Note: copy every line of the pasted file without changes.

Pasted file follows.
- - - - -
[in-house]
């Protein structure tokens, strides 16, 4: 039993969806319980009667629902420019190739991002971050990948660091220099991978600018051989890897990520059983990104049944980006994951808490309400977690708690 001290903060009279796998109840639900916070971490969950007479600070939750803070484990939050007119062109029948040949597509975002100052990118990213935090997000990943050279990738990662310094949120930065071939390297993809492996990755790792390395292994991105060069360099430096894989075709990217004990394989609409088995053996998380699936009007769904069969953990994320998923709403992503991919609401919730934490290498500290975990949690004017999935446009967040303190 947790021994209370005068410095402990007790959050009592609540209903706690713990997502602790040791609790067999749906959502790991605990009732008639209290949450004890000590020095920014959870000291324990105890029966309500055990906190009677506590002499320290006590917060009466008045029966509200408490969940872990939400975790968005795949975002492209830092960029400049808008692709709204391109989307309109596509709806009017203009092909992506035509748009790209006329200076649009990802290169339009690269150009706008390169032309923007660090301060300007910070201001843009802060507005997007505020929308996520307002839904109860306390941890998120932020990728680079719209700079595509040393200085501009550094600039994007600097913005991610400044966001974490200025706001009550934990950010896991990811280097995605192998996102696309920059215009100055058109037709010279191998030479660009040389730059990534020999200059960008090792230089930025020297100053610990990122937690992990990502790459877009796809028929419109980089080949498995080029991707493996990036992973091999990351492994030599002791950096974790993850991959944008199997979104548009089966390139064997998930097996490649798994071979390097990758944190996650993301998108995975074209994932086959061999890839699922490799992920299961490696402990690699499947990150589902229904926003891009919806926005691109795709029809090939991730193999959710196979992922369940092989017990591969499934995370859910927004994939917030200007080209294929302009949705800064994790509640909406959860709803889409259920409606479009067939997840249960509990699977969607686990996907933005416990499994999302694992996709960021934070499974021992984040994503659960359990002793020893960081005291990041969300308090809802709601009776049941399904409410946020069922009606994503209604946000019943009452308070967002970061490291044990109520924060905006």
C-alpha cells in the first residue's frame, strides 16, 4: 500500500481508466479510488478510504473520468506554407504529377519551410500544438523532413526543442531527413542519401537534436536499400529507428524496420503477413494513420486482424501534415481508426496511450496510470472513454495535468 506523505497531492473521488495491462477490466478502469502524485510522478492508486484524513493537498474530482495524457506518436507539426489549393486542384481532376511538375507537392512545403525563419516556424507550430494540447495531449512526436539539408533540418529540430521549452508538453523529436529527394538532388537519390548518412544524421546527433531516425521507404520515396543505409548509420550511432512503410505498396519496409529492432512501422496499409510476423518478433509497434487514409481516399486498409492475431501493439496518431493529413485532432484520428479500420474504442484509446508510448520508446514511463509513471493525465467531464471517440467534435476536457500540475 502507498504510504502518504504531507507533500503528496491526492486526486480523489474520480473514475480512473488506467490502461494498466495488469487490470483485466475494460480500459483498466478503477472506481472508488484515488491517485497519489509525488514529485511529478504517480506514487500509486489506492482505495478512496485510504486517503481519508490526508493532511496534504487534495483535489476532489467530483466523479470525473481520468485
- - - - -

[in-house]
């Protein structure tokens, strides 16, 4: 039993969806319980009667629902420019190739991002971050990948660091220099991978600018051989890897990520059983990104049944980006994951808490309400977690708690 001290903060009279796998109840639900916070971490969950007479600070939750803070484990939050007119062109029948040949597509975002100052990118990213935090997000990943050279990738990662310094949120930065071939390297993809492996990755790792390395292994991105060069360099430096894989075709990217004990394989609409088995053996998380699936009007769904069969953990994320998923709403992503991919609401919730934490290498500290975990949690004017999935446009967040303190 947790021994209370005068410095402990007790959050009592609540209903706690713990997502602790040791609790067999749906959502790991605990009732008639209290949450004890000590020095920014959870000291324990105890029966309500055990906190009677506590002499320290006590917060009466008045029966509200408490969940872990939400975790968005795949975002492209830092960029400049808008692709709204391109989307309109596509709806009017203009092909992506035509748009790209006329200076649009990802290169339009690269150009706008390169032309923007660090301060300007910070201001843009802060507005997007505020929308996520307002839904109860306390941890998120932020990728680079719209700079595509040393200085501009550094600039994007600097913005991610400044966001974490200025706001009550934990950010896991990811280097995605192998996102696309920059215009100055058109037709010279191998030479660009040389730059990534020999200059960008090792230089930025020297100053610990990122937690992990990502790459877009796809028929419109980089080949498995080029991707493996990036992973091999990351492994030599002791950096974790993850991959944008199997979104548009089966390139064997998930097996490649798994071979390097990758944190996650993301998108995975074209994932086959061999890839699922490799992920299961490696402990690699499947990150589902229904926003891009919806926005691109795709029809090939991730193999959710196979992922369940092989017990591969499934995370859910927004994939917030200007080209294929302009949705800064994790509640909406959860709803889409259920409606479009067939997840249960509990699977969607686990996907933005416990499994999302694992996709960021934070499974021992984040994503659960359990002793020893960081005291990041969300308090809802709601009776049941399904409410946020069922009606994503209604946000019943009452308070967002970061490291044990109520924060905006």
C-alpha cells in the first residue's frame, strides 16, 4: 500500500481508466479510488478510504473520468506554407504529377519551410500544438523532413526543442531527413542519401537534436536499400529507428524496420503477413494513420486482424501534415481508426496511450496510470472513454495535468 506523505497531492473521488495491462477490466478502469502524485510522478492508486484524513493537498474530482495524457506518436507539426489549393486542384481532376511538375507537392512545403525563419516556424507550430494540447495531449512526436539539408533540418529540430521549452508538453523529436529527394538532388537519390548518412544524421546527433531516425521507404520515396543505409548509420550511432512503410505498396519496409529492432512501422496499409510476423518478433509497434487514409481516399486498409492475431501493439496518431493529413485532432484520428479500420474504442484509446508510448520508446514511463509513471493525465467531464471517440467534435476536457500540475 502507498504510504502518504504531507507533500503528496491526492486526486480523489474520480473514475480512473488506467490502461494498466495488469487490470483485466475494460480500459483498466478503477472506481472508488484515488491517485497519489509525488514529485511529478504517480506514487500509486489506492482505495478512496485510504486517503481519508490526508493532511496534504487534495483535489476532489467530483466523479470525473481520468485